|Genre: Puzzle & Trivia|
|Min OS X: 10.4 CPU: G4 RAM: 256 MB Graphics: 800x600|
|Jeopardy! Super Deluxe|
April 21, 2009 | Ted Bade
The final aspect is to play against real people. I tried this with one other person. Since all players must use the same keyboard, this can be a little bit of a problem. But the keys are as far apart as they can be. (The guy in the middle gets the space key which is a lot easier to hit). With USB keyboards, one could plug three of them together, so each contestant gets their own keyboard. They would still use the same respond key, but it would be less crowded.
The questions are a lot of fun, ranging across a vast variety of topics. The selection of categories for each game contains the typical Jeopardy mix. From my perspective, there are usually a couple that I am familiar with, one or two I could guess, at and one I have absolutely no background in ☺. (This is why I never tried out for Jeopardy. But I do have a friend that did pretty well for herself on the real game).
Jeopardy has a few ways to track how you are doing as you play. It keeps track of the player’s personal statistics, such as how long one has played, number of wins, and the category you did the best with. You are also given trophies for various achievements as you play. There are 36 possible trophies to work toward. The game also keeps track of the top ten play alone and top ten group play scores.
You are represented in the game by an avatar. When you start the game you get to build on that represents you. I felt the choices were very limited, providing only a few choices of skin colors , features, cloths and so forth. However the results are very realistic. The avatars on the screen clap (like they are prompted in the real game), make some gestures as they get questions right or wrong, and kind of bop about on the screen. The unseen audience cheers or moans when questions are answered correctly or incorrectly. While all this portrays reality, it really feels like it is portraying reality. In truth, I found the avatar animations a bit aggravating and silly. But that’s just me.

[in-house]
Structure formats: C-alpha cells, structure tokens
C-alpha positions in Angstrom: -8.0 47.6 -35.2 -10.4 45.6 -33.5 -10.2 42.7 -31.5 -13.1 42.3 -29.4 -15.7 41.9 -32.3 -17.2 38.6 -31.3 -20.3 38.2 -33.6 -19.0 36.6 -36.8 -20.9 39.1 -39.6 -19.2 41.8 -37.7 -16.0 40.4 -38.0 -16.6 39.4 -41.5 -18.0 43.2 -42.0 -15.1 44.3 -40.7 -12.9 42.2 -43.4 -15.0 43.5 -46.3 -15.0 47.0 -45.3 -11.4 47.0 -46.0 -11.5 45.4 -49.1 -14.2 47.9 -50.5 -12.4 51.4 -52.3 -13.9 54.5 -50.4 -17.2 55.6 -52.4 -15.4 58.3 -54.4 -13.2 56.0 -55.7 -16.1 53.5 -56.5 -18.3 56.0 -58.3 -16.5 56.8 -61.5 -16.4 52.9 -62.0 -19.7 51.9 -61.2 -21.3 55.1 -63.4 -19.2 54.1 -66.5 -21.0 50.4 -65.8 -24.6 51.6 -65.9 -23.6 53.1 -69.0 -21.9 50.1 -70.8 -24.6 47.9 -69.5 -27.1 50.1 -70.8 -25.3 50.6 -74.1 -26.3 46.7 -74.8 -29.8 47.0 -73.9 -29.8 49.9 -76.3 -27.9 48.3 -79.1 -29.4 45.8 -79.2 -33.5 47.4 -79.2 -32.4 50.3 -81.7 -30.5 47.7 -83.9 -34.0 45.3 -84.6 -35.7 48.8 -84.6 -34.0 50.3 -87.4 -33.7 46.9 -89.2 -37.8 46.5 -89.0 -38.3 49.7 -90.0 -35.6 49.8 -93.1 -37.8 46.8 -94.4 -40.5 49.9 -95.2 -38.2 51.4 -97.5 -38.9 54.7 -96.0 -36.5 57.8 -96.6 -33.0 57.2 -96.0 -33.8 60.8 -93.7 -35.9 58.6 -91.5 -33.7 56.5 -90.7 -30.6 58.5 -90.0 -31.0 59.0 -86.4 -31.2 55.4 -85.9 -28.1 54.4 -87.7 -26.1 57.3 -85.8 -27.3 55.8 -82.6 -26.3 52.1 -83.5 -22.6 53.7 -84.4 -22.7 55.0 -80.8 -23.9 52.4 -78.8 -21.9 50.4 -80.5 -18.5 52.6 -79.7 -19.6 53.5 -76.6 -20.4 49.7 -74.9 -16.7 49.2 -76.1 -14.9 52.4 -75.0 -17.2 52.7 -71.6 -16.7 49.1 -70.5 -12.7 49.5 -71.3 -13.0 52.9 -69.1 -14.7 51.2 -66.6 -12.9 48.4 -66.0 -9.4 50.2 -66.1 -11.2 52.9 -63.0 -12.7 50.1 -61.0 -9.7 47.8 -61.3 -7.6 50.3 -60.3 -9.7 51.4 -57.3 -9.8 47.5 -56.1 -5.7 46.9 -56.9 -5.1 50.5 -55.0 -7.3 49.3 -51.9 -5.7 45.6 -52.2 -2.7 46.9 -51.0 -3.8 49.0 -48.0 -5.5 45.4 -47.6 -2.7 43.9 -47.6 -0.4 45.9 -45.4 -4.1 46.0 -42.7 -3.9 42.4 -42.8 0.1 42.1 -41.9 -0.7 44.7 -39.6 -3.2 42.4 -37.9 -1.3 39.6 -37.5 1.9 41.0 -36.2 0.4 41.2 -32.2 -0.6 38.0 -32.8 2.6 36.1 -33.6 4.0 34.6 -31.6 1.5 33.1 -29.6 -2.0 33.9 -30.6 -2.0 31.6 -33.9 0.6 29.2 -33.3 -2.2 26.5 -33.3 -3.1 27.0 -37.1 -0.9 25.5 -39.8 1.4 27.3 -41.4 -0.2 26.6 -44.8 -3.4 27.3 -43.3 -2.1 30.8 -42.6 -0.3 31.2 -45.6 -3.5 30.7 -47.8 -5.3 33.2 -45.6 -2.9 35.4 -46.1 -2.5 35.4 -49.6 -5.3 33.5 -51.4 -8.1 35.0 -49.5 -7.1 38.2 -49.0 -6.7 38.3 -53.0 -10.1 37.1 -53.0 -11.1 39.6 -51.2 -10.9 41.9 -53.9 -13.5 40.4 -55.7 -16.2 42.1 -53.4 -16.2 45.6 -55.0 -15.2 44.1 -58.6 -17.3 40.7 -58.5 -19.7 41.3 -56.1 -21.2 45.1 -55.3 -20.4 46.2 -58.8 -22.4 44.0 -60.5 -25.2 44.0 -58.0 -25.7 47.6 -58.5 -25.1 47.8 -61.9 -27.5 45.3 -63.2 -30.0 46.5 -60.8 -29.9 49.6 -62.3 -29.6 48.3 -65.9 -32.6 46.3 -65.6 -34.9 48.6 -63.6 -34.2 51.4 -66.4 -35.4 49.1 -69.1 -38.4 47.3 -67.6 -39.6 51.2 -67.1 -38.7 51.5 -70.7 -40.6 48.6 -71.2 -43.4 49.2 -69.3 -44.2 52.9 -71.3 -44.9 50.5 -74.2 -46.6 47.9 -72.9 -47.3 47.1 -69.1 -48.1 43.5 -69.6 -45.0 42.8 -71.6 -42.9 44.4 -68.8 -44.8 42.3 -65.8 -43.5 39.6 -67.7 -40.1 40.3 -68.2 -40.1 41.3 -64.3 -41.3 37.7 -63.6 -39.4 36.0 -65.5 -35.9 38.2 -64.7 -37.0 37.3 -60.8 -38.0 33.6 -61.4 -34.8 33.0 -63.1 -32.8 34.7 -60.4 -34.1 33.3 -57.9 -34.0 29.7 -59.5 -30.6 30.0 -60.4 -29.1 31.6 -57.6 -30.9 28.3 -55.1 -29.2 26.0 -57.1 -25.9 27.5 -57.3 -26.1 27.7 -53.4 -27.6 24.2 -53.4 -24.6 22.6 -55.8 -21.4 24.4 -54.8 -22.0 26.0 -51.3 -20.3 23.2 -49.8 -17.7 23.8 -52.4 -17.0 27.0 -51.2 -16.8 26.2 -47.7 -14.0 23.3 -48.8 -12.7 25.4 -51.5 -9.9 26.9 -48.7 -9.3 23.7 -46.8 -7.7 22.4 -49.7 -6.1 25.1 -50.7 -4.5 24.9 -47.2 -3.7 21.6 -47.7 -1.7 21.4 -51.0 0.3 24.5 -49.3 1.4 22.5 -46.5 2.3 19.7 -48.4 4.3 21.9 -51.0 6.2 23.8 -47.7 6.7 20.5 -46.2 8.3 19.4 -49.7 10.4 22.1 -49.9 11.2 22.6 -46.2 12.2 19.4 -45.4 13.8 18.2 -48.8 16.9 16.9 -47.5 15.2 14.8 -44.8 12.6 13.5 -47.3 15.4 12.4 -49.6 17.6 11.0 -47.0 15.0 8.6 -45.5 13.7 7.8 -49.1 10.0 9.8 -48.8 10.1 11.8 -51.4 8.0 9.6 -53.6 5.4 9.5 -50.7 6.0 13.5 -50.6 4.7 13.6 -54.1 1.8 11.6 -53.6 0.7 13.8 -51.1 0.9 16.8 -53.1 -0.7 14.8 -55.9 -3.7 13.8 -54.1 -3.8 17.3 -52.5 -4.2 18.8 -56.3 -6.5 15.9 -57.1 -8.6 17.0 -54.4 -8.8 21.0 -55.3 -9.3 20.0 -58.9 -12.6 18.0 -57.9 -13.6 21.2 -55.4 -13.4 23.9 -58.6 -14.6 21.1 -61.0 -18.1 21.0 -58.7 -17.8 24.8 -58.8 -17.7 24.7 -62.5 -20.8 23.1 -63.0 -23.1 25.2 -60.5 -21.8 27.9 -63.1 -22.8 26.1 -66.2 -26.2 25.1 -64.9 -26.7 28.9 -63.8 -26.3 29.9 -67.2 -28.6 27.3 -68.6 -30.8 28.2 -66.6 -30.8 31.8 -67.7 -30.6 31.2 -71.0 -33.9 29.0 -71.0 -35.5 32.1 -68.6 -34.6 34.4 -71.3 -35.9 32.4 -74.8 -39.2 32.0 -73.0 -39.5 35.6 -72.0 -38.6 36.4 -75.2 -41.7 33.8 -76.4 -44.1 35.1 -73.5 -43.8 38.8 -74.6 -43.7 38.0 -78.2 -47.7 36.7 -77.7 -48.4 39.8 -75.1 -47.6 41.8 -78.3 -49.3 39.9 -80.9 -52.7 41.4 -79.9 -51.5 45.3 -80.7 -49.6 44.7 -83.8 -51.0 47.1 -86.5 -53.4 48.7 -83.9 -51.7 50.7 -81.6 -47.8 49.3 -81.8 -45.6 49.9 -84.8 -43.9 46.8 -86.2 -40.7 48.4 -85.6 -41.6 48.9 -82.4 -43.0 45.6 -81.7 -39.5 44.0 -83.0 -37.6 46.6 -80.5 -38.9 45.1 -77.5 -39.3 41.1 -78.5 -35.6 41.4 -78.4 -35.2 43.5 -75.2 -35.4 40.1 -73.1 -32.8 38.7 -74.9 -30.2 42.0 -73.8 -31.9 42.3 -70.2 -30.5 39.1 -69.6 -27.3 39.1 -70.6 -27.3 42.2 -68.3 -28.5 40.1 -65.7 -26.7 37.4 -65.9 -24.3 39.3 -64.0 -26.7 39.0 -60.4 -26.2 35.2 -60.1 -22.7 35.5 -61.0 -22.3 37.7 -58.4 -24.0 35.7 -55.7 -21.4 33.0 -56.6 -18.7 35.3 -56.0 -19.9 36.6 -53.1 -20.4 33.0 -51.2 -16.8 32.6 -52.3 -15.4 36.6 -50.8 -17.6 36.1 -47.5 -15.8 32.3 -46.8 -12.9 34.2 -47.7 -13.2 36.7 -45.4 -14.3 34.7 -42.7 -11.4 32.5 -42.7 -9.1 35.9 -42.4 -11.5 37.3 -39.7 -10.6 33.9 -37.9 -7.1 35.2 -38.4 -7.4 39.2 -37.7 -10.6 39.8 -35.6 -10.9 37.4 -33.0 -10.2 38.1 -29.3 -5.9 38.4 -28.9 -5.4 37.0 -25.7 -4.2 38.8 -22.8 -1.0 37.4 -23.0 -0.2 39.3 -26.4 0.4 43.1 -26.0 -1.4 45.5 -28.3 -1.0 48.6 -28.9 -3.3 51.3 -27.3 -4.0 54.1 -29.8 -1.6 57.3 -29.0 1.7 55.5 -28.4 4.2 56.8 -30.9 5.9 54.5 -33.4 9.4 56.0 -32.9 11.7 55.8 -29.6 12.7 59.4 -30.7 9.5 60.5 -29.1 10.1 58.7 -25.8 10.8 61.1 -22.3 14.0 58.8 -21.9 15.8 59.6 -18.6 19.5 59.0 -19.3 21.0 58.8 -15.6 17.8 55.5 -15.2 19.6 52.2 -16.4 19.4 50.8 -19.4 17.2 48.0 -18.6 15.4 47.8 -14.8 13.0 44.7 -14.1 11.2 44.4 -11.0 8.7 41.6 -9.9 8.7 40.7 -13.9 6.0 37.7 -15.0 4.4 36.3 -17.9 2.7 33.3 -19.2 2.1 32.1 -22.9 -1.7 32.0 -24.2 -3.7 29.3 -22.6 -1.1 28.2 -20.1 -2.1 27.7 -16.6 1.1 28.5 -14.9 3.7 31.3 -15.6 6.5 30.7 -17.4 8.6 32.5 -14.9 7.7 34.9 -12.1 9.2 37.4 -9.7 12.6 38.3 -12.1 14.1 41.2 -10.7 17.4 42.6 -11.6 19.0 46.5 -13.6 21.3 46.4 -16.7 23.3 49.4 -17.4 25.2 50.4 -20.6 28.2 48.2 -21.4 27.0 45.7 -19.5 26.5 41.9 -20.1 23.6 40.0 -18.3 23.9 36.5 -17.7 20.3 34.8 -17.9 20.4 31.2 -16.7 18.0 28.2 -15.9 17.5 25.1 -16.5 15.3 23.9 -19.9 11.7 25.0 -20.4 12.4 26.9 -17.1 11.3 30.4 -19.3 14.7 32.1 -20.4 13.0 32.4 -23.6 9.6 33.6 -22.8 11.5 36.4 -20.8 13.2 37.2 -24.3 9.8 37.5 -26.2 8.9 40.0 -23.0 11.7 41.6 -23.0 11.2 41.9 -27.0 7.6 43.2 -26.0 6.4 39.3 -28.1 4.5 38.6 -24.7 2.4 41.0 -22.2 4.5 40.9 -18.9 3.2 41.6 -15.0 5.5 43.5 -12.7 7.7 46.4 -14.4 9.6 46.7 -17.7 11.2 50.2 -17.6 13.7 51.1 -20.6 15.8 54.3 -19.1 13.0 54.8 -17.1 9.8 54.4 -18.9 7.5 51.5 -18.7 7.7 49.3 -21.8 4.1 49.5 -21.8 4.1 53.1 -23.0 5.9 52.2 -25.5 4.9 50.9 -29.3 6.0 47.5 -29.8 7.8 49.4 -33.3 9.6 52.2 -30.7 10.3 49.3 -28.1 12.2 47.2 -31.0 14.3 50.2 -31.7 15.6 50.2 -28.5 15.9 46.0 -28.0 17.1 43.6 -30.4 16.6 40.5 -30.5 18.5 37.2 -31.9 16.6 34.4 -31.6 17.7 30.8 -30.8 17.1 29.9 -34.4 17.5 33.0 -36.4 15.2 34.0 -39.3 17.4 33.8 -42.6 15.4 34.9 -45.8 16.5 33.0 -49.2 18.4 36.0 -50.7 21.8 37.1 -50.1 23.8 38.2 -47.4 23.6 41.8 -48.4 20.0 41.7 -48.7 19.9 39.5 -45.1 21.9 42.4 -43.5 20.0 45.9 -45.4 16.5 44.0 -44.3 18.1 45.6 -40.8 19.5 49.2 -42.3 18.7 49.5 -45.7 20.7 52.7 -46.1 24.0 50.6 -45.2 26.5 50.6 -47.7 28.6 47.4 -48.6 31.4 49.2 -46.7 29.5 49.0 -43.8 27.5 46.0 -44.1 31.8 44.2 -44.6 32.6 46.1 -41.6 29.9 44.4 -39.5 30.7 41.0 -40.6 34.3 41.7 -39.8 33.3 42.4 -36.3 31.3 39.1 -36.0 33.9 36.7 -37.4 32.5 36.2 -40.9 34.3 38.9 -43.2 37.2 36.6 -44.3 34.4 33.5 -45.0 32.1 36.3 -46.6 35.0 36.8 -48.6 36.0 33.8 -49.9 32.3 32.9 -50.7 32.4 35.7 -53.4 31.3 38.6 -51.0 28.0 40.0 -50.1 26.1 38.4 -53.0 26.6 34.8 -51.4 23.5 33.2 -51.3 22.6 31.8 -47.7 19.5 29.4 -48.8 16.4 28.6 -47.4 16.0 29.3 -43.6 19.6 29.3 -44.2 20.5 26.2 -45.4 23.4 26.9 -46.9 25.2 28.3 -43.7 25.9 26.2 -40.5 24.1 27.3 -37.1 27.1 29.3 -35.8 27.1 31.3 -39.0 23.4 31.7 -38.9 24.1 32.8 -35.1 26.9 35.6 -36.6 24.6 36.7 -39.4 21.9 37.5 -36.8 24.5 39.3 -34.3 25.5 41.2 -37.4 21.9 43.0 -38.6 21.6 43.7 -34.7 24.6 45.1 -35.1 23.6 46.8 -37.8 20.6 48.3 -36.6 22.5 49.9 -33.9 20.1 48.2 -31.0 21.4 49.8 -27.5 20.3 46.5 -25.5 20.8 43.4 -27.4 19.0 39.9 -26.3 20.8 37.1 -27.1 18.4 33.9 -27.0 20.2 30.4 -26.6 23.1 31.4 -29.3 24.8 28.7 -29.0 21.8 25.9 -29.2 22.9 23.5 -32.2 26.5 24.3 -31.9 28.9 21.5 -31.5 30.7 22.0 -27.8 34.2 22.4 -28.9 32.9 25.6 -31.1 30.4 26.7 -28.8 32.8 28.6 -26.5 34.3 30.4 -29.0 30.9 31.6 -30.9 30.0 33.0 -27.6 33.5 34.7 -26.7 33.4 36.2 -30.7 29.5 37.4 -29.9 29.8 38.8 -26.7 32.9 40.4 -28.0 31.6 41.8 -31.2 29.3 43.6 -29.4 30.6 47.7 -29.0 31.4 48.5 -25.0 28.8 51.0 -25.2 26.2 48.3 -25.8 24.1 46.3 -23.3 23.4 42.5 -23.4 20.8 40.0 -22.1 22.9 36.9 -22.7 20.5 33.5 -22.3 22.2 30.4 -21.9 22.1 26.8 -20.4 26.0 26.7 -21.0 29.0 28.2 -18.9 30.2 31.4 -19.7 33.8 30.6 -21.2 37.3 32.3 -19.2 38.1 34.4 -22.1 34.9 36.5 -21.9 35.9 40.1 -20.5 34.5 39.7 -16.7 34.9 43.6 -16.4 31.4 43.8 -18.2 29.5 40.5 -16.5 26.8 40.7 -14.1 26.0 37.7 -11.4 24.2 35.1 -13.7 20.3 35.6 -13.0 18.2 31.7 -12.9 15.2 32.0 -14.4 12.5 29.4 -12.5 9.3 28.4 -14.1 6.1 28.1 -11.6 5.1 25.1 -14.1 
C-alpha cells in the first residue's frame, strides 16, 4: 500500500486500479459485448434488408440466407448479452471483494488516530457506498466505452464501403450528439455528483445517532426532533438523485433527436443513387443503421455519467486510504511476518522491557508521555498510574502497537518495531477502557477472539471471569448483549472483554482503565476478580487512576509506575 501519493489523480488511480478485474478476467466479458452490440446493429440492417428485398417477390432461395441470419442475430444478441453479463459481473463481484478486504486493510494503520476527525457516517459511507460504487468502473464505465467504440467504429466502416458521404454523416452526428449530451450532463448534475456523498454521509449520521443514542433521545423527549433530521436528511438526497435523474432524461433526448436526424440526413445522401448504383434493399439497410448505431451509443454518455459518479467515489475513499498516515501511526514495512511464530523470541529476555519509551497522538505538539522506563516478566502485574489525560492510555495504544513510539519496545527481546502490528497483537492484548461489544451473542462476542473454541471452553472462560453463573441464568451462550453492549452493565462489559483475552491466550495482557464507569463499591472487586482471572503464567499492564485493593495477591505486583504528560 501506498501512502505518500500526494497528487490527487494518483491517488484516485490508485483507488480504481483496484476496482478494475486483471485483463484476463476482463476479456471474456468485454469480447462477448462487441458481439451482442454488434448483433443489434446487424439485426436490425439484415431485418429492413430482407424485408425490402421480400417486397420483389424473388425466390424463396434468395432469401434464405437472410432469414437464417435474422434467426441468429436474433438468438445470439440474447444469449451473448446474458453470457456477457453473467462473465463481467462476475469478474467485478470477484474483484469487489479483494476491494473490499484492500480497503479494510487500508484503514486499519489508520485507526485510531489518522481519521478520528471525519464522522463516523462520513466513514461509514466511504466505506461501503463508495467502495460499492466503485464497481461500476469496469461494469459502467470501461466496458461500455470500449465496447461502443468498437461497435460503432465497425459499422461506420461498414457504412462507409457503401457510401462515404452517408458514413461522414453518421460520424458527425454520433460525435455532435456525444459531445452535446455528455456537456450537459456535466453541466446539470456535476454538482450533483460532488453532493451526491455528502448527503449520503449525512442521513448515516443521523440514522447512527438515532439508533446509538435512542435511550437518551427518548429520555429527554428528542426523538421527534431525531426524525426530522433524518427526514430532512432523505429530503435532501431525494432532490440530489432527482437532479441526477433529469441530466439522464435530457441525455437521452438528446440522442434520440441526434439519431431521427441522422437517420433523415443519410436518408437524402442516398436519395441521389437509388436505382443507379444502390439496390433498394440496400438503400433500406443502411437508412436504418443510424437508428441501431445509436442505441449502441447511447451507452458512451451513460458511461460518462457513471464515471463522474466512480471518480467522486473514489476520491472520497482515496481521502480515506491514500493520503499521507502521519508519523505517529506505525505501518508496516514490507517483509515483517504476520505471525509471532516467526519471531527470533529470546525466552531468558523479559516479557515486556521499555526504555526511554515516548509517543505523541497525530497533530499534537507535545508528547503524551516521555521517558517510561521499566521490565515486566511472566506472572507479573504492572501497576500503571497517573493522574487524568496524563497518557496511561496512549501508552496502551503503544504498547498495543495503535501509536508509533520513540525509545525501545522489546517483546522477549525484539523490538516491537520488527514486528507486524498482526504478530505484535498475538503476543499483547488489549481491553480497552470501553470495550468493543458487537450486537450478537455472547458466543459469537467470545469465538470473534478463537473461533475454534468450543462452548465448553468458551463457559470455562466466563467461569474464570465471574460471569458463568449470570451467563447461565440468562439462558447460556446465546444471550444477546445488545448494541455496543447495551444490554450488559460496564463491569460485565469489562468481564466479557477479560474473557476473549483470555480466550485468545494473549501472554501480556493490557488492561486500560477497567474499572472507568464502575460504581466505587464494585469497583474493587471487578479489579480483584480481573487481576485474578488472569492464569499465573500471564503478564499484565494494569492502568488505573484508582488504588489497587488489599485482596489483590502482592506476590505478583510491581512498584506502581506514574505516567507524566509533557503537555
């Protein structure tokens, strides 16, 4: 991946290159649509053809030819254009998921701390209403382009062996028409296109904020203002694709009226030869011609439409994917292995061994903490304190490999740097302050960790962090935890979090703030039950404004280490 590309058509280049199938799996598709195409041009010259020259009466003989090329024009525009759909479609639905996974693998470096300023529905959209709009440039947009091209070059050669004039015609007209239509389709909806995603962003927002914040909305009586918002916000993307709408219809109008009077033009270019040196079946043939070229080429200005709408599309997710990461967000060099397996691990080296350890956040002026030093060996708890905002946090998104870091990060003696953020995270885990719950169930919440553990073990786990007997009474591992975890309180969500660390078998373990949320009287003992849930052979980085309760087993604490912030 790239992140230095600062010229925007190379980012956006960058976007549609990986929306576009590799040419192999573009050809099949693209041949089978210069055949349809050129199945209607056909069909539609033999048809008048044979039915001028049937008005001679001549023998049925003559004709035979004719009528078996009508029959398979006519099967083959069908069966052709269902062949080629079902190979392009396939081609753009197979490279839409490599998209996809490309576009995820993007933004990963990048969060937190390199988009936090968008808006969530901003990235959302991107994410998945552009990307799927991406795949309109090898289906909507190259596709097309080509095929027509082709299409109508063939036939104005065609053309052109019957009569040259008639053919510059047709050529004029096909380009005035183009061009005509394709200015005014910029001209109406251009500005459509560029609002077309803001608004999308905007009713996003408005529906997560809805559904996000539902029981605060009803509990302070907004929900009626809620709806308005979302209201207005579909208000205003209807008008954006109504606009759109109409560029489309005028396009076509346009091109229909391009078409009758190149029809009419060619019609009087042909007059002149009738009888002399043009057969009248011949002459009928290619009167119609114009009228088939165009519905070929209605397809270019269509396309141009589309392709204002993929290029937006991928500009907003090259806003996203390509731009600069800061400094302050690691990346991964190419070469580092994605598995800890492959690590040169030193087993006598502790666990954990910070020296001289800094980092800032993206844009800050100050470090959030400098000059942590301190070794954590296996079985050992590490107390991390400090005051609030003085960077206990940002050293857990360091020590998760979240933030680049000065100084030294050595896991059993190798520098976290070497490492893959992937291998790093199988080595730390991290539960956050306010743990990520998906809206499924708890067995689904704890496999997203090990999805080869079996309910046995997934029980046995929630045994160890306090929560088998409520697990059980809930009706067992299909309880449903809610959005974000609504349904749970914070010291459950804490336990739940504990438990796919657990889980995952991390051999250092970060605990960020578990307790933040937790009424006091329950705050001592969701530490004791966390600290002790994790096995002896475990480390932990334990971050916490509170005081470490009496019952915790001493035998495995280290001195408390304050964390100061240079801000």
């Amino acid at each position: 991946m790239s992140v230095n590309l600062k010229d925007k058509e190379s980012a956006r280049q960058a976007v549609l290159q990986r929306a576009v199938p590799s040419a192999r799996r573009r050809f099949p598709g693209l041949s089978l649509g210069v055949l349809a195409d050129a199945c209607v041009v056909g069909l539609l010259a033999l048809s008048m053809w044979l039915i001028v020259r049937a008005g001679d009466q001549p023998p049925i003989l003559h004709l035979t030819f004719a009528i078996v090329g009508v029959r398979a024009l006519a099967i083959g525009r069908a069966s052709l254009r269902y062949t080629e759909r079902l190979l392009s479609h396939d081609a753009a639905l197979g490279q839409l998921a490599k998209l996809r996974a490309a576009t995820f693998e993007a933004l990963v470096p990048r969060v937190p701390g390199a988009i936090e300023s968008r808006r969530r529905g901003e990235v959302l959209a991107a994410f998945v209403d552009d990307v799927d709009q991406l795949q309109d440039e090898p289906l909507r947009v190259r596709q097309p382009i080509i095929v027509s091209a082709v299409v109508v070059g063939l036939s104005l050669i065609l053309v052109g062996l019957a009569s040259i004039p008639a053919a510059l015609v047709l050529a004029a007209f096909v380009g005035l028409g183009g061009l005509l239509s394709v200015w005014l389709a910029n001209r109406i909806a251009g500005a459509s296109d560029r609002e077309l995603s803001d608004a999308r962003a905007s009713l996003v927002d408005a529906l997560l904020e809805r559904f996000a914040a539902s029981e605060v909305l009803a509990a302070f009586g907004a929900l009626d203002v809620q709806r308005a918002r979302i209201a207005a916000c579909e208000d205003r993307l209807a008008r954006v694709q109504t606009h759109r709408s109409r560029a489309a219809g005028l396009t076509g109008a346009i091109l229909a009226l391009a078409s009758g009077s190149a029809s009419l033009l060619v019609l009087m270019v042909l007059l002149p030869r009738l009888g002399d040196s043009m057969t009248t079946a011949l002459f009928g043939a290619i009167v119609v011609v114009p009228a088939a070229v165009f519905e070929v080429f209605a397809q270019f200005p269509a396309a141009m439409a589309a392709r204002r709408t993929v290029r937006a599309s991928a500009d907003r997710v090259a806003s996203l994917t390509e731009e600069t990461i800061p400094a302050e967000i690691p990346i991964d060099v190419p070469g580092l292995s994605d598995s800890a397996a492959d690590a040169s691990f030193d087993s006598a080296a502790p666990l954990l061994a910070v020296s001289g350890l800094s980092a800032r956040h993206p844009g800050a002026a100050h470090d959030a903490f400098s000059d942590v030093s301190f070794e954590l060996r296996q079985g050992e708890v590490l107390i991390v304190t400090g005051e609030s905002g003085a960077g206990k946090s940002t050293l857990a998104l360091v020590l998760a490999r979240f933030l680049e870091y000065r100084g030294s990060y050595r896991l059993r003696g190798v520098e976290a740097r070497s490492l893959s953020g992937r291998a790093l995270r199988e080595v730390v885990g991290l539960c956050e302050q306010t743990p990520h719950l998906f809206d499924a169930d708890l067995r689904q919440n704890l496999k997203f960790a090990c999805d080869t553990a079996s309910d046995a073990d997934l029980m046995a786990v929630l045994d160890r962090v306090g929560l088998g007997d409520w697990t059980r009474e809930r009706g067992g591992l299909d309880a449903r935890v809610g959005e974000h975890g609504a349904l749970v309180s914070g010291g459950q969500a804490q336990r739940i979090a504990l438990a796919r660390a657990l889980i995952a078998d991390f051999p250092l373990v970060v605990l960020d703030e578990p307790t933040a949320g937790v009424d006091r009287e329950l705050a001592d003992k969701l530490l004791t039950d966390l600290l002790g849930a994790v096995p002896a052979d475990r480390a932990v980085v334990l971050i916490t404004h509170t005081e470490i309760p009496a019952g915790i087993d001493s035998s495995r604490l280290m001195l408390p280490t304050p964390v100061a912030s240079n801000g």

The game includes all the expected Jeopardy sounds, but no voices. There are the buzzes, bells, and cheers of the crowd. Let us no forget the gratuitous clapping for everyone at various times during the game. The standard Jeopardy theme song sounds throughout the game. Although, during final Jeopardy, there was a definite lack of that very familiar “Final Jeopardy” tune.
Overall, This particular version if Jeopardy is good. I found playing with the AI’s a bit odd feeling, but I do like the challenge of finding the answers, so I gravitated toward the single player options. There are lots and lots of clues in this game. If you like that aspect of Jeopardy, you will definitely find a lot of fun here. Because you can play with real people, this version has the potential to be a fun family game. It is definitely worth a look. A free demo of this game is available.
Pros• Lots of questions to keep you coming back
• Good representation of the actual game
• Good representative sounds
Cons• Graphics are hit-and-miss
• Trying to crowd three humans around a keyboard can be interesting
• AI play can be repetitive depending on skill level